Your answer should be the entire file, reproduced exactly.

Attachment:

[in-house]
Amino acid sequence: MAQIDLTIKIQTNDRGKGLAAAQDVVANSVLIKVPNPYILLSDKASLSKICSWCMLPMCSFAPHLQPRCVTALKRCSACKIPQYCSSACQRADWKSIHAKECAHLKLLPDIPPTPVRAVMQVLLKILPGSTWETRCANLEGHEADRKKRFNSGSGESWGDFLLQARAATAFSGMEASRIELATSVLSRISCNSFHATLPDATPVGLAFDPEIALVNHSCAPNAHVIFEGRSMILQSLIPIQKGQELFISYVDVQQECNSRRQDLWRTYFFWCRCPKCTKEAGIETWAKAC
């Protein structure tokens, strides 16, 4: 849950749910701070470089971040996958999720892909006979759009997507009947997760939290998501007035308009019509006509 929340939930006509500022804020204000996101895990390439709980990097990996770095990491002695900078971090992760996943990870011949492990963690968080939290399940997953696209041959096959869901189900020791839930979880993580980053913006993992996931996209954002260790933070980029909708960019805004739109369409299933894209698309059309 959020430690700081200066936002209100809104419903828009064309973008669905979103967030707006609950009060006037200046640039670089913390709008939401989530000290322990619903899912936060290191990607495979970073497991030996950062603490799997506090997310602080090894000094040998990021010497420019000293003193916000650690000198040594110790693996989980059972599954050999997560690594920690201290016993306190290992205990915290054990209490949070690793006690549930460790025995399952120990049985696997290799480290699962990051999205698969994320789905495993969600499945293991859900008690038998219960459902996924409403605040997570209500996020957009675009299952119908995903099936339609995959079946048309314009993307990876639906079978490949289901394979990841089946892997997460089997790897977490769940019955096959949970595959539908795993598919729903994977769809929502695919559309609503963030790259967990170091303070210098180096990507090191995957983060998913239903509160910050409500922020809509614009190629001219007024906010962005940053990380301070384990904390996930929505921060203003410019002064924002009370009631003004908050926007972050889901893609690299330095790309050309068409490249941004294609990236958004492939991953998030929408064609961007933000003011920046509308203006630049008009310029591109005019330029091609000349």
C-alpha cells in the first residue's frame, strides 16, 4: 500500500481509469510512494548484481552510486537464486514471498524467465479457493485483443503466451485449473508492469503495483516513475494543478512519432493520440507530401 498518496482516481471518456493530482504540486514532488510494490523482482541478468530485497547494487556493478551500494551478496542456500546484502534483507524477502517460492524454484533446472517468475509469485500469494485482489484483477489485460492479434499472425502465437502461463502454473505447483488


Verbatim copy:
[in-house]
Amino acid sequence: MAQIDLTIKIQTNDRGKGLAAAQDVVANSVLIKVPNPYILLSDKASLSKICSWCMLPMCSFAPHLQPRCVTALKRCSACKIPQYCSSACQRADWKSIHAKECAHLKLLPDIPPTPVRAVMQVLLKILPGSTWETRCANLEGHEADRKKRFNSGSGESWGDFLLQARAATAFSGMEASRIELATSVLSRISCNSFHATLPDATPVGLAFDPEIALVNHSCAPNAHVIFEGRSMILQSLIPIQKGQELFISYVDVQQECNSRRQDLWRTYFFWCRCPKCTKEAGIETWAKAC
């Protein structure tokens, strides 16, 4: 849950749910701070470089971040996958999720892909006979759009997507009947997760939290998501007035308009019509006509 929340939930006509500022804020204000996101895990390439709980990097990996770095990491002695900078971090992760996943990870011949492990963690968080939290399940997953696209041959096959869901189900020791839930979880993580980053913006993992996931996209954002260790933070980029909708960019805004739109369409299933894209698309059309 959020430690700081200066936002209100809104419903828009064309973008669905979103967030707006609950009060006037200046640039670089913390709008939401989530000290322990619903899912936060290191990607495979970073497991030996950062603490799997506090997310602080090894000094040998990021010497420019000293003193916000650690000198040594110790693996989980059972599954050999997560690594920690201290016993306190290992205990915290054990209490949070690793006690549930460790025995399952120990049985696997290799480290699962990051999205698969994320789905495993969600499945293991859900008690038998219960459902996924409403605040997570209500996020957009675009299952119908995903099936339609995959079946048309314009993307990876639906079978490949289901394979990841089946892997997460089997790897977490769940019955096959949970595959539908795993598919729903994977769809929502695919559309609503963030790259967990170091303070210098180096990507090191995957983060998913239903509160910050409500922020809509614009190629001219007024906010962005940053990380301070384990904390996930929505921060203003410019002064924002009370009631003004908050926007972050889901893609690299330095790309050309068409490249941004294609990236958004492939991953998030929408064609961007933000003011920046509308203006630049008009310029591109005019330029091609000349």
C-alpha cells in the first residue's frame, strides 16, 4: 500500500481509469510512494548484481552510486537464486514471498524467465479457493485483443503466451485449473508492469503495483516513475494543478512519432493520440507530401 498518496482516481471518456493530482504540486514532488510494490523482482541478468530485497547494487556493478551500494551478496542456500546484502534483507524477502517460492524454484533446472517468475509469485500469494485482489484483477489485460492479434499472425502465437502461463502454473505447483488